Christians prepare to celebrate the death and resurrection of Jesus of Nazareth

Any regular church-going Christian should be able to tell you that the Easter festival celebrates the death and resurrection of Jesus of Nazareth, the son of God chosen to redeem the entire sinful world through his own sacrifice. But some may not know that Jesus’s last days on earth came during the Jewish Passover festival, celebrating an earlier sacrifice – that of the people of Israel to be rescued through Moses from their Egyptian slave-drivers. Today parish priest Canon Leroy Flowers of the Anglican Church shared how the two festivals are linked, and why the latter ultimately eclipses the former. Leroy Flowers Cue in:

Canon Leroy Flowers – Anglican Church
vlcsnap-2013-03-28-19h18m49s245If the Jews had only followed what God had intended, you and I would have became an integral part of that original plan.  But God had to fulfill his wish, which was to redeem mankind in total, and so, not only the Jews now, all Christians, all mankind, and we say Christians in the context of ones who follow Christ, then you’re a Christian.  But that was God’s intention, and we have the responsibility to make certain that mankind is liberated from sin through the death and resurrection of Christ.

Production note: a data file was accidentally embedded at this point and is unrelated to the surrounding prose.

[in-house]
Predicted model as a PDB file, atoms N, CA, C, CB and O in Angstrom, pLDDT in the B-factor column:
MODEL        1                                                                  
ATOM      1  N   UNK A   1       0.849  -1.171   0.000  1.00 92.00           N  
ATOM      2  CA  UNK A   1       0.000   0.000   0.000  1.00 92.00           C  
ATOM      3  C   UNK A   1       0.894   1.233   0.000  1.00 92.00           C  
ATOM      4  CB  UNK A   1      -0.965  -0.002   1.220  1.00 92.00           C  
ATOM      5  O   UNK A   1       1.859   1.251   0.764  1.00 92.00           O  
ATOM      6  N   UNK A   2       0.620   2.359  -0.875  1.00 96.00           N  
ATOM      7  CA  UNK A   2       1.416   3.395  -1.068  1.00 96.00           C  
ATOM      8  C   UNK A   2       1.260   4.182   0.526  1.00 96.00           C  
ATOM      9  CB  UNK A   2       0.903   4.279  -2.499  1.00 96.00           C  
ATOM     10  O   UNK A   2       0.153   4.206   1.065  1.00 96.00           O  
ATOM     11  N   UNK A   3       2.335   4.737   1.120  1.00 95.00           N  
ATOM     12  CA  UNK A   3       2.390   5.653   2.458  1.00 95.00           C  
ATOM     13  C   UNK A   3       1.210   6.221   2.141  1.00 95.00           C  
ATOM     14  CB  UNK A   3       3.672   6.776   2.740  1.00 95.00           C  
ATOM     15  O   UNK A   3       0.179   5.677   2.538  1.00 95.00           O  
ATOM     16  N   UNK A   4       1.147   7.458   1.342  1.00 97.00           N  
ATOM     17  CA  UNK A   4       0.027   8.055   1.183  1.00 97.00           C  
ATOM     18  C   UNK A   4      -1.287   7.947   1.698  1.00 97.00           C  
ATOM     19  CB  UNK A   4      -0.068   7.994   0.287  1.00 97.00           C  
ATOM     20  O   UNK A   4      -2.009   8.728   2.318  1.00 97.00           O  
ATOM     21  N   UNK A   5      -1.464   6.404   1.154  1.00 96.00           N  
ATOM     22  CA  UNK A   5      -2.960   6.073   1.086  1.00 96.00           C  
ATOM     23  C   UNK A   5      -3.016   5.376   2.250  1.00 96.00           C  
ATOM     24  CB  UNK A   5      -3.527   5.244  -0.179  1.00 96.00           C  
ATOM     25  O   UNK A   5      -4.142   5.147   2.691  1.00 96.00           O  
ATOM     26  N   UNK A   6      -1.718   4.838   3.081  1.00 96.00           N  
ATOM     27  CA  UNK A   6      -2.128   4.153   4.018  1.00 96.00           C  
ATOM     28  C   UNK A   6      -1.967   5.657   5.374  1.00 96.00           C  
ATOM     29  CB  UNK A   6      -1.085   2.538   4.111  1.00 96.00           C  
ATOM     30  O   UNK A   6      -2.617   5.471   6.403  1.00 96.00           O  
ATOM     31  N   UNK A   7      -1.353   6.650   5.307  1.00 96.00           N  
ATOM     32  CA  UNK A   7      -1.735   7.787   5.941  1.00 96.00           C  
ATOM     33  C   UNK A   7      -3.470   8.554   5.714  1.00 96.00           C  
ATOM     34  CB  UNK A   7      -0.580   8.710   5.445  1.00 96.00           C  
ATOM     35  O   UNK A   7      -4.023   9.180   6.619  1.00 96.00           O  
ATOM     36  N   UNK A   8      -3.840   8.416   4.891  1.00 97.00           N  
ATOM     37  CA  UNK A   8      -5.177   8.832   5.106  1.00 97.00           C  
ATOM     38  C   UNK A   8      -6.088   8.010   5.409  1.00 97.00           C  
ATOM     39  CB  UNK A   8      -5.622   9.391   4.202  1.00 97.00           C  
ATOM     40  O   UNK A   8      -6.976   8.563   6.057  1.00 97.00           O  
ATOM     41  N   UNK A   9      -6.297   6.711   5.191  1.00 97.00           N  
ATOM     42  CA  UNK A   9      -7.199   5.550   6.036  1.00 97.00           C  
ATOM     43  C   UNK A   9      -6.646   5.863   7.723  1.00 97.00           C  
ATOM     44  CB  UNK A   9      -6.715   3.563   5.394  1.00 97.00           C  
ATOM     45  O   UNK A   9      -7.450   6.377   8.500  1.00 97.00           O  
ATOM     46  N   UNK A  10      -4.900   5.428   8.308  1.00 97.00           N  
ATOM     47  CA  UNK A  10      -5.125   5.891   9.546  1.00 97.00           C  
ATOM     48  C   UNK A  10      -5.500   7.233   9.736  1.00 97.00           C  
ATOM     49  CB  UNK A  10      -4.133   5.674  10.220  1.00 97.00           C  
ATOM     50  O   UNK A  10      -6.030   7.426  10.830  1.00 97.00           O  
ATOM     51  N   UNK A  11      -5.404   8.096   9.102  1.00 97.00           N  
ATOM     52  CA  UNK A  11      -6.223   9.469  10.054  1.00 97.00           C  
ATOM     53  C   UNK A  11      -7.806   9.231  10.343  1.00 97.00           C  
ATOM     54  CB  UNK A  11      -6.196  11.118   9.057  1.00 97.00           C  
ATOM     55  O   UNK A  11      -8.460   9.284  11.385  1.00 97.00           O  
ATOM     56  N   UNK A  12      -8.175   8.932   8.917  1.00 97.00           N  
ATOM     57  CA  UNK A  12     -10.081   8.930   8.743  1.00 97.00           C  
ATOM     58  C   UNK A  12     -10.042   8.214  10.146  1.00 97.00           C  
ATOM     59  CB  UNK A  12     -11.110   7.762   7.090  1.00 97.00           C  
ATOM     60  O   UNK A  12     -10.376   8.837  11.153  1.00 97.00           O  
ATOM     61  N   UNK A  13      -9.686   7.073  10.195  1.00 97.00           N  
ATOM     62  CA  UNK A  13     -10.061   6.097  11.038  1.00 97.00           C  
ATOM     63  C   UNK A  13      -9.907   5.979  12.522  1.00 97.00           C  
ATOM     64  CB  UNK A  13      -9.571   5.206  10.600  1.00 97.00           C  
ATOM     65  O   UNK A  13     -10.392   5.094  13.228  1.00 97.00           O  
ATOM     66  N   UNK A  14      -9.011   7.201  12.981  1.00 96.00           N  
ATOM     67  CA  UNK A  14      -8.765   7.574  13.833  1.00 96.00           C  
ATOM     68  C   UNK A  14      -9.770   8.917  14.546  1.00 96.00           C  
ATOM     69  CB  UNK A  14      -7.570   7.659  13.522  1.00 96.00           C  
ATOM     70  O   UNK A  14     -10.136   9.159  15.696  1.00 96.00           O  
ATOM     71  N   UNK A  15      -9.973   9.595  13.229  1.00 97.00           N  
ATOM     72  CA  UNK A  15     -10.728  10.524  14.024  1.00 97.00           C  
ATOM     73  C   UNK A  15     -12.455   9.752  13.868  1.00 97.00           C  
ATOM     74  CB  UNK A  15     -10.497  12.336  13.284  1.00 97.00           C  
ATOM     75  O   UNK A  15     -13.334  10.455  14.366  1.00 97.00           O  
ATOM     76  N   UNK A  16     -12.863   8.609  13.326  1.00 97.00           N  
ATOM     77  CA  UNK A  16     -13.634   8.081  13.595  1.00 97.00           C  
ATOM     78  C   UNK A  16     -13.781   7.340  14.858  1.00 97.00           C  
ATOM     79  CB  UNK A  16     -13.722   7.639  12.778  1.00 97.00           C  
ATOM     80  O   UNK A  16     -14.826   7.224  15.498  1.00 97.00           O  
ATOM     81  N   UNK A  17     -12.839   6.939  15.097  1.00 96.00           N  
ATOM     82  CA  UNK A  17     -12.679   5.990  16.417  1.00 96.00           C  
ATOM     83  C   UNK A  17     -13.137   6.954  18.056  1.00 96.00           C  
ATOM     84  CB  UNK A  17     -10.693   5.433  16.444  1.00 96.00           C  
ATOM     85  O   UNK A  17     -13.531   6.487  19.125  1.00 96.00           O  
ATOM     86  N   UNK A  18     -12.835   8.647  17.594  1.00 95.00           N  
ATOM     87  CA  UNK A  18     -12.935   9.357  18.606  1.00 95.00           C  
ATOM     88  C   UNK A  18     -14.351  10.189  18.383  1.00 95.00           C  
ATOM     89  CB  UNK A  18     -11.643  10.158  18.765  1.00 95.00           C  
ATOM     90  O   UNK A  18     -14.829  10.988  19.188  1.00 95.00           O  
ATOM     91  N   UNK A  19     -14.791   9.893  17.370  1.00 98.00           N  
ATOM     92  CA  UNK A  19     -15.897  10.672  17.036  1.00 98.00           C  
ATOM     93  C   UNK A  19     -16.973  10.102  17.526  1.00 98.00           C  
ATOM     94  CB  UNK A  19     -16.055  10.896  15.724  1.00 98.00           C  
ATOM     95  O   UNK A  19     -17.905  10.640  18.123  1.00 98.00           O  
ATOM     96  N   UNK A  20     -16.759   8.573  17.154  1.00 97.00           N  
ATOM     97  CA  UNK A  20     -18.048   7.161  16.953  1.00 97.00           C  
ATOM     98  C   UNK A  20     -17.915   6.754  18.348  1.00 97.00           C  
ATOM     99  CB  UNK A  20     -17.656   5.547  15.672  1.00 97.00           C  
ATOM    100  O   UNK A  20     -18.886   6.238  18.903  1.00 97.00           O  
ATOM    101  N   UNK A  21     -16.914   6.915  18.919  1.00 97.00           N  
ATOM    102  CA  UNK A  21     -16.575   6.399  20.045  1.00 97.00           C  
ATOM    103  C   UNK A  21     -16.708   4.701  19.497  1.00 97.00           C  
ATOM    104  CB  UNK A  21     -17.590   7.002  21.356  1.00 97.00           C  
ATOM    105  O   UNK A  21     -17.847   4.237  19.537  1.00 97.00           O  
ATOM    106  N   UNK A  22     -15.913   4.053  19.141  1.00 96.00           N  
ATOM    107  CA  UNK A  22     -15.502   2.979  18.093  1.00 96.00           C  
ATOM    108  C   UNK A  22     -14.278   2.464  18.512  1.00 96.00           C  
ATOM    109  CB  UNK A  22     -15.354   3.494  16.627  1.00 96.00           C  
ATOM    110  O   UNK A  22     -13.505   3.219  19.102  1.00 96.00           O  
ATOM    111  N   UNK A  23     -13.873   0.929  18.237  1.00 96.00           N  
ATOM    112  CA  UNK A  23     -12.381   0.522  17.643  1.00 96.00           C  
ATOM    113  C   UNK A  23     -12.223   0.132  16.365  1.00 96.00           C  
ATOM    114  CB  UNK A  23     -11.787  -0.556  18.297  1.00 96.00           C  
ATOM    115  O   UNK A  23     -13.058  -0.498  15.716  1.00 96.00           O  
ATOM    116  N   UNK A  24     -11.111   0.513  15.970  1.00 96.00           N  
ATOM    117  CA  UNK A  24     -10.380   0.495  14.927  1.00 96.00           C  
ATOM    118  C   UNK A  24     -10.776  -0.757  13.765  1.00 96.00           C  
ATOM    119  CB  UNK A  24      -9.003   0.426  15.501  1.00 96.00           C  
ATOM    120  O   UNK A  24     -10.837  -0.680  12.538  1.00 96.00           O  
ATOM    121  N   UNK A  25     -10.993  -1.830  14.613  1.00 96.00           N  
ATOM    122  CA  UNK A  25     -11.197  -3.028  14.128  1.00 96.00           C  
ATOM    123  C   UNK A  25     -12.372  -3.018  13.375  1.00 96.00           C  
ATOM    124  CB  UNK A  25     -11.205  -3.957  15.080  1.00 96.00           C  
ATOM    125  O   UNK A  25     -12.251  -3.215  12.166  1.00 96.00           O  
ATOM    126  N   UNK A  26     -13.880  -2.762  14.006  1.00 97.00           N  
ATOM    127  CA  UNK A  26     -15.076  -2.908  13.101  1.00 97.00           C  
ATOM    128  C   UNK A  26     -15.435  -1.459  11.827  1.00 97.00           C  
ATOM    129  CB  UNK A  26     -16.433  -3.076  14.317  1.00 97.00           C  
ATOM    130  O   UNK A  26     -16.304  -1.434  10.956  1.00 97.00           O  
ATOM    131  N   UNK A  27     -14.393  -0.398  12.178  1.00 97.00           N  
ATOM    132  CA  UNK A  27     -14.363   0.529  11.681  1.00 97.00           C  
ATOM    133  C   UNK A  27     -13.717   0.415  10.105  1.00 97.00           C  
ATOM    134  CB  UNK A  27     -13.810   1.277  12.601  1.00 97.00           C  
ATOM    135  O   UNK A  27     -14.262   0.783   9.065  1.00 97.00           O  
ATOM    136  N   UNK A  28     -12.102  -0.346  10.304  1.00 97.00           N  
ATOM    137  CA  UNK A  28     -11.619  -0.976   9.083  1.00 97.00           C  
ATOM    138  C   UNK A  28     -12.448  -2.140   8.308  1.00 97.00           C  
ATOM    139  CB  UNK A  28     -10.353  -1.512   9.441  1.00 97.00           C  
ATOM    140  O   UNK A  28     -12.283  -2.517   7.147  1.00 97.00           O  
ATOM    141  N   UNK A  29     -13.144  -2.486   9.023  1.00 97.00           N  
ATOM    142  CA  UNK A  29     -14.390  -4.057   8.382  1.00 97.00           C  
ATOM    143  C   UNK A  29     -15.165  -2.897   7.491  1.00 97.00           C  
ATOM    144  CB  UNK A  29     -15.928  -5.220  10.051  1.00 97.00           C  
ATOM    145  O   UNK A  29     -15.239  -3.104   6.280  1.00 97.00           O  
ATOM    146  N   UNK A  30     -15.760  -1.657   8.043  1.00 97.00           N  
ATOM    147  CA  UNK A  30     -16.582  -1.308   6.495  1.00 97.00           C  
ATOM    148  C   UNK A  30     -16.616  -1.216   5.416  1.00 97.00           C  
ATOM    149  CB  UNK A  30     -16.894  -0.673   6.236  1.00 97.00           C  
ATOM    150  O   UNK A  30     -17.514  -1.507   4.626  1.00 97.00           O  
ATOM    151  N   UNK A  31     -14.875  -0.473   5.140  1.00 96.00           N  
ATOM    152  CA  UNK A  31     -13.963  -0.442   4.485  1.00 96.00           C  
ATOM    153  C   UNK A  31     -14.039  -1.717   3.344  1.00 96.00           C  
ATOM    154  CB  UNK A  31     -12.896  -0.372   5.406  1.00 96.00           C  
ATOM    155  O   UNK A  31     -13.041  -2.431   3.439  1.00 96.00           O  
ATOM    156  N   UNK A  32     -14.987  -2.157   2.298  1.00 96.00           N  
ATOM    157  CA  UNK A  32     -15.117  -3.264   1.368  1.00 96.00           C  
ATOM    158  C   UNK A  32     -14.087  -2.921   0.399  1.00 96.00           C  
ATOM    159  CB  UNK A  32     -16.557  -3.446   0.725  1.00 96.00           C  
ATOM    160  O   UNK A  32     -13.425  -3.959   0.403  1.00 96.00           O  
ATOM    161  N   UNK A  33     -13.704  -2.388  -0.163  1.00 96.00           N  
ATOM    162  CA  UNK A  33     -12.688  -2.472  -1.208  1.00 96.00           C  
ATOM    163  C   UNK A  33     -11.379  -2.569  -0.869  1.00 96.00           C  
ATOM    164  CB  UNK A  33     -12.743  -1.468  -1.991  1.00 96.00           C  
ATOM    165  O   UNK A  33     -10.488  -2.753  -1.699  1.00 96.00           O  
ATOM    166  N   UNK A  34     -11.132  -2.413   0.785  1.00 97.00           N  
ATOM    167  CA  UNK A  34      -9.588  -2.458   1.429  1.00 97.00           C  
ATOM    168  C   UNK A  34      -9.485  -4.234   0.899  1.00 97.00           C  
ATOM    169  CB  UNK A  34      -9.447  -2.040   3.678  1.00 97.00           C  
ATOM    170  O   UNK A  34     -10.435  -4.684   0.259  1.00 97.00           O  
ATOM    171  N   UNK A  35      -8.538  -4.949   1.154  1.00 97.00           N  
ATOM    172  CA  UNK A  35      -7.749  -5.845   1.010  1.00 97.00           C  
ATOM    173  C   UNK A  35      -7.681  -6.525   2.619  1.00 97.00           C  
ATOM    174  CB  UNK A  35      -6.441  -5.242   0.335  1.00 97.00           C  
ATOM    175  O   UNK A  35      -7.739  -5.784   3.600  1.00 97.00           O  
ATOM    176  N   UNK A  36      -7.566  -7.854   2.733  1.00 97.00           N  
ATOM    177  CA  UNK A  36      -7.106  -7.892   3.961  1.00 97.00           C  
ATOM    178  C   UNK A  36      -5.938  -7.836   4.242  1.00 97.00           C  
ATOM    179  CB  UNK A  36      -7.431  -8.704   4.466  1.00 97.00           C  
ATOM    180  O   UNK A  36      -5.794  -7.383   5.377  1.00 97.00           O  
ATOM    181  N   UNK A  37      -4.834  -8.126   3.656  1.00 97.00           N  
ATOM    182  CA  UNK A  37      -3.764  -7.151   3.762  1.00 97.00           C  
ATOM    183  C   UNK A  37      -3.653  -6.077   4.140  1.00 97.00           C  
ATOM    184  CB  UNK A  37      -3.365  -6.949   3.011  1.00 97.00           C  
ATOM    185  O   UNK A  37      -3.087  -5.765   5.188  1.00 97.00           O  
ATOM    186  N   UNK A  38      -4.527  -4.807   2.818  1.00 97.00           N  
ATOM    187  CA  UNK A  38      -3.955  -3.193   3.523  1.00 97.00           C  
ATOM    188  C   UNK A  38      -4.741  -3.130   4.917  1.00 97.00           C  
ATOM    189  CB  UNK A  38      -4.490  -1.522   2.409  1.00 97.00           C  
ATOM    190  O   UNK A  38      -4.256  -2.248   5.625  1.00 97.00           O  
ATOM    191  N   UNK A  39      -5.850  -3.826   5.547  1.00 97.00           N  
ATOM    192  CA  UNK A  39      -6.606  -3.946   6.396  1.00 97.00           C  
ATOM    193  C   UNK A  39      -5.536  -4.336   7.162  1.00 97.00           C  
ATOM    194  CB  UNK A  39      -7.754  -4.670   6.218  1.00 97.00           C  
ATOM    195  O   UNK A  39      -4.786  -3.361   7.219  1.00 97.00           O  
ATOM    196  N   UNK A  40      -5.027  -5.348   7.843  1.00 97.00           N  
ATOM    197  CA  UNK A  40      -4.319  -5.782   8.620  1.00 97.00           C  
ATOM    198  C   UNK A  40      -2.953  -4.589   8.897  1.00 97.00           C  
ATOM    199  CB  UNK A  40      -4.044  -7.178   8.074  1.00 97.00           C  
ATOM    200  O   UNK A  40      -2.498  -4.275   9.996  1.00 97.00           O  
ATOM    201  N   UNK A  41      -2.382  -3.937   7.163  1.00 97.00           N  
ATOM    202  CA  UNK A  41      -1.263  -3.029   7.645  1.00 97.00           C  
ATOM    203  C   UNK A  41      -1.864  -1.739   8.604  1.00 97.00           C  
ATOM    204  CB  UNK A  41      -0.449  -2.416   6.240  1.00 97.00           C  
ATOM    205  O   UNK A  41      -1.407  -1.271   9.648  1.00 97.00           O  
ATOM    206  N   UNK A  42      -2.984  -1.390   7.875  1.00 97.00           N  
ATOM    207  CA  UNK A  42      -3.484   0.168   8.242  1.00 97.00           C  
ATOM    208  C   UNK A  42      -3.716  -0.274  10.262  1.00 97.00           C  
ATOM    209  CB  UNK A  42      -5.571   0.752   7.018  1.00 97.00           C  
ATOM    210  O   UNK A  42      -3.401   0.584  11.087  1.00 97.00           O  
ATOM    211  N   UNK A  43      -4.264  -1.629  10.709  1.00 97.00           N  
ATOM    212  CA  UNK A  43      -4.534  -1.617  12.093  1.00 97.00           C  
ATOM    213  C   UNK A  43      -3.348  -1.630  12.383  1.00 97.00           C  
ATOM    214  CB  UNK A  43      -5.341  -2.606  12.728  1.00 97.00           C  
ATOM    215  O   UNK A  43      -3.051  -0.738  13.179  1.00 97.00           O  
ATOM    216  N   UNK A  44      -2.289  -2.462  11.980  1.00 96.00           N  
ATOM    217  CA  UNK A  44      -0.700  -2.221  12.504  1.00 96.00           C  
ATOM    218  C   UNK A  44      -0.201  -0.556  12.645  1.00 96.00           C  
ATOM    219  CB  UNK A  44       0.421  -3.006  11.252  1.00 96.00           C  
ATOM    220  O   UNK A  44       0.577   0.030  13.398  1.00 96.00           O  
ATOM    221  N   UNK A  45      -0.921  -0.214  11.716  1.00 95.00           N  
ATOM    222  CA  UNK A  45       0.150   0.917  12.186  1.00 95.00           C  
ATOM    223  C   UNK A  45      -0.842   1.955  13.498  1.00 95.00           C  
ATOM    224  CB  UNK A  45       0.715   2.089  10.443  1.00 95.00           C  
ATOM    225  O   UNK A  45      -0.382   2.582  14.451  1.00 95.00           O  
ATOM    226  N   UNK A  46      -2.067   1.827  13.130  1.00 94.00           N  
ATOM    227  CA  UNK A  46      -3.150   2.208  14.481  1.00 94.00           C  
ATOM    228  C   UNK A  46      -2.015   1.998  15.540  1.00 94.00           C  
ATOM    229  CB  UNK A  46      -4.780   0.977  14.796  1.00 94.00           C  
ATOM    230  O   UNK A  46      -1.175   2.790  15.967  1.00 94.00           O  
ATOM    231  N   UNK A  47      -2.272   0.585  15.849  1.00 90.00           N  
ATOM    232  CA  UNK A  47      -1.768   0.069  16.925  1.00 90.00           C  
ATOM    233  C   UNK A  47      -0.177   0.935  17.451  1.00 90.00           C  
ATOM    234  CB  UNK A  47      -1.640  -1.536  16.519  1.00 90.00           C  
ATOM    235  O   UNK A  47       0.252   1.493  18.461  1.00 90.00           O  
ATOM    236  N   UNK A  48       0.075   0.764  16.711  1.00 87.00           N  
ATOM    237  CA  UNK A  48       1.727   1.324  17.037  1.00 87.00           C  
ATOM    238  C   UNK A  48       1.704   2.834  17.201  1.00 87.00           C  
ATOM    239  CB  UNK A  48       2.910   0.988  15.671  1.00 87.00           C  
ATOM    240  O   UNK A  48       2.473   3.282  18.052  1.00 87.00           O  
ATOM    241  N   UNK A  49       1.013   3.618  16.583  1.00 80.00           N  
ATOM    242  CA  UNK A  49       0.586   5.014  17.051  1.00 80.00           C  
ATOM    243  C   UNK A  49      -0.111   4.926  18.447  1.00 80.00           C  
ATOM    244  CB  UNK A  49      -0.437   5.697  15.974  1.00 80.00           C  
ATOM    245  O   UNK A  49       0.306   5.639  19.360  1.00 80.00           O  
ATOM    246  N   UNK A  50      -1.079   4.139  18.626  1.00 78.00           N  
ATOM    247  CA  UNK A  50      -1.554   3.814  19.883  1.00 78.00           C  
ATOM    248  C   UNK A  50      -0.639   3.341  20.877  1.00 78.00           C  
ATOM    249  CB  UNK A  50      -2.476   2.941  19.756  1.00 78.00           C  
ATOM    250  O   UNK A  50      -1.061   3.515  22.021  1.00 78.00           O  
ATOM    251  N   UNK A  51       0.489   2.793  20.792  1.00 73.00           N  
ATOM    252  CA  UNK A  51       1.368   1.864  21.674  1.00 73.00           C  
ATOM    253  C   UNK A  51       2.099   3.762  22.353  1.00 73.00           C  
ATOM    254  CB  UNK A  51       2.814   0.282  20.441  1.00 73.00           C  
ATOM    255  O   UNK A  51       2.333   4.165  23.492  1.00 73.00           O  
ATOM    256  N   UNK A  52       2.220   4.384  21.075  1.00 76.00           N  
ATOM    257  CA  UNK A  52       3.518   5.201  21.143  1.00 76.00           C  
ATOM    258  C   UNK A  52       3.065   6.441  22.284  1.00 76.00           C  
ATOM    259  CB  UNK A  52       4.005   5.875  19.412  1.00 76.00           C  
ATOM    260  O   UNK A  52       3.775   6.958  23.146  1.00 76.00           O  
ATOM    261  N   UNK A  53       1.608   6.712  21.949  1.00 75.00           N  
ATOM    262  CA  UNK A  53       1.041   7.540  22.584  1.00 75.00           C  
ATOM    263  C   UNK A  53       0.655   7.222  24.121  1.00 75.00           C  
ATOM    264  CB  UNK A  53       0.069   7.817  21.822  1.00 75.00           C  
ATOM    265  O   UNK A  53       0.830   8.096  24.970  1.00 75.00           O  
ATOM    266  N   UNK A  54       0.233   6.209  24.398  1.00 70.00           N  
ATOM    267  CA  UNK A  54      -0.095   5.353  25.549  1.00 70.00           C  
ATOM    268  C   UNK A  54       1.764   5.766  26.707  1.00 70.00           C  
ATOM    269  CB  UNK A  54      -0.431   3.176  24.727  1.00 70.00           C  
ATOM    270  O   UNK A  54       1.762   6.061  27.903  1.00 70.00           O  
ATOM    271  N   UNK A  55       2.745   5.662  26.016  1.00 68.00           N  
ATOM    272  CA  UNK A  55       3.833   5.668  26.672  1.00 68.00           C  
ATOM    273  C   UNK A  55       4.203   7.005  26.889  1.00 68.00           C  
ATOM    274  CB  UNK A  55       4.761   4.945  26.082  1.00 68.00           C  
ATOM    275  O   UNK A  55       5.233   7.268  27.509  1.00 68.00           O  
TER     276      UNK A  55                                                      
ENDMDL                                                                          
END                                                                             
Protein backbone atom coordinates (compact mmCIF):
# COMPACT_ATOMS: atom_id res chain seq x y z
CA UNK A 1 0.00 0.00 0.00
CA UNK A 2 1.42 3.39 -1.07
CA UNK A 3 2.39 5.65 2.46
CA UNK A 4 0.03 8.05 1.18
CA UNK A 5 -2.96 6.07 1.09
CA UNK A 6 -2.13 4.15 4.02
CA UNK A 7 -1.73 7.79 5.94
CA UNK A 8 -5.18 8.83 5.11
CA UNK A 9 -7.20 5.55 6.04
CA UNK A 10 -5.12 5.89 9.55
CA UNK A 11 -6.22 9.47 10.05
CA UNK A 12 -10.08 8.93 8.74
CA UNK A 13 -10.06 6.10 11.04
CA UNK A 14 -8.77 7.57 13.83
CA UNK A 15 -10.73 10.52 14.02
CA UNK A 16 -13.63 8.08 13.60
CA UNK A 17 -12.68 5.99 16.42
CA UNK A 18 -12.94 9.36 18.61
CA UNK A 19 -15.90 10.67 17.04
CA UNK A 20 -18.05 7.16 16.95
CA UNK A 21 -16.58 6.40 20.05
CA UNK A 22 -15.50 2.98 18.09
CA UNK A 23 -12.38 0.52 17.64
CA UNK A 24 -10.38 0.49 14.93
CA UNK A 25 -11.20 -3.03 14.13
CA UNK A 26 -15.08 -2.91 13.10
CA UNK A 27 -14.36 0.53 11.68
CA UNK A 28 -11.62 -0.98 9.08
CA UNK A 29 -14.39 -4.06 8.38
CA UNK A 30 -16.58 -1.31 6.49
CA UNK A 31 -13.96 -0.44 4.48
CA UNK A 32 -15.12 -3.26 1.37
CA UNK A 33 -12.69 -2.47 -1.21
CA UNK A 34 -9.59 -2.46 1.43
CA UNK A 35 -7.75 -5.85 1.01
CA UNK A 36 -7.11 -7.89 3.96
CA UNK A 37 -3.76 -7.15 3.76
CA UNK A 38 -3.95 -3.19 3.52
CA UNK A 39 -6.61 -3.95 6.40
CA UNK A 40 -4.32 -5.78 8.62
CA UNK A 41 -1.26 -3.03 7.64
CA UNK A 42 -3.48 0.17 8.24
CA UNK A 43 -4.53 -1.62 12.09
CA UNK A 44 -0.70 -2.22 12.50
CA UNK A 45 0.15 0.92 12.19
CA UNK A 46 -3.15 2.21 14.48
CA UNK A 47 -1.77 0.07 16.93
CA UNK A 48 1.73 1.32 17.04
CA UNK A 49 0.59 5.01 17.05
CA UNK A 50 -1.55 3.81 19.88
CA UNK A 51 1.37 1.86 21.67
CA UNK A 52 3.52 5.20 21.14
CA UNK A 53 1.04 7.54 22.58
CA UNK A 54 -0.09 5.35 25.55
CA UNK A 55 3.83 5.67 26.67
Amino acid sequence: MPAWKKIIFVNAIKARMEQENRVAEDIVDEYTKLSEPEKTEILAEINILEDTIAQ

Both the Anglican and Roman Catholic Churches recently elected new leadership: Justin Welby as Archbishop of Canterbury and Cardinal Jorge Maria Bergoglio of Argentina as Pope Francis. Archbishops of Canterbury typically serve for ten years, Popes on average about the same. But what doesn’t change for Christians, Canon Flowers told us, is the enormity of Jesus’ sacrifice and how we are challenged to live our lives as a result.

Canon Leroy Flowers – Anglican Church
Within the Christian context, however, there’s a bigger picture. Our God is bigger than man.  We saw the God who has come to give us life, who has come to give us a sense of being and purpose, and that is what we celebrate at Easter, that life is guaranteed, that the hope and the love is real, and that God’s unconditional love continues to permeate the world, if man would only open his heart to that love.

Church services in the Anglican tradition are typically held on Good Friday and Easter Sunday.

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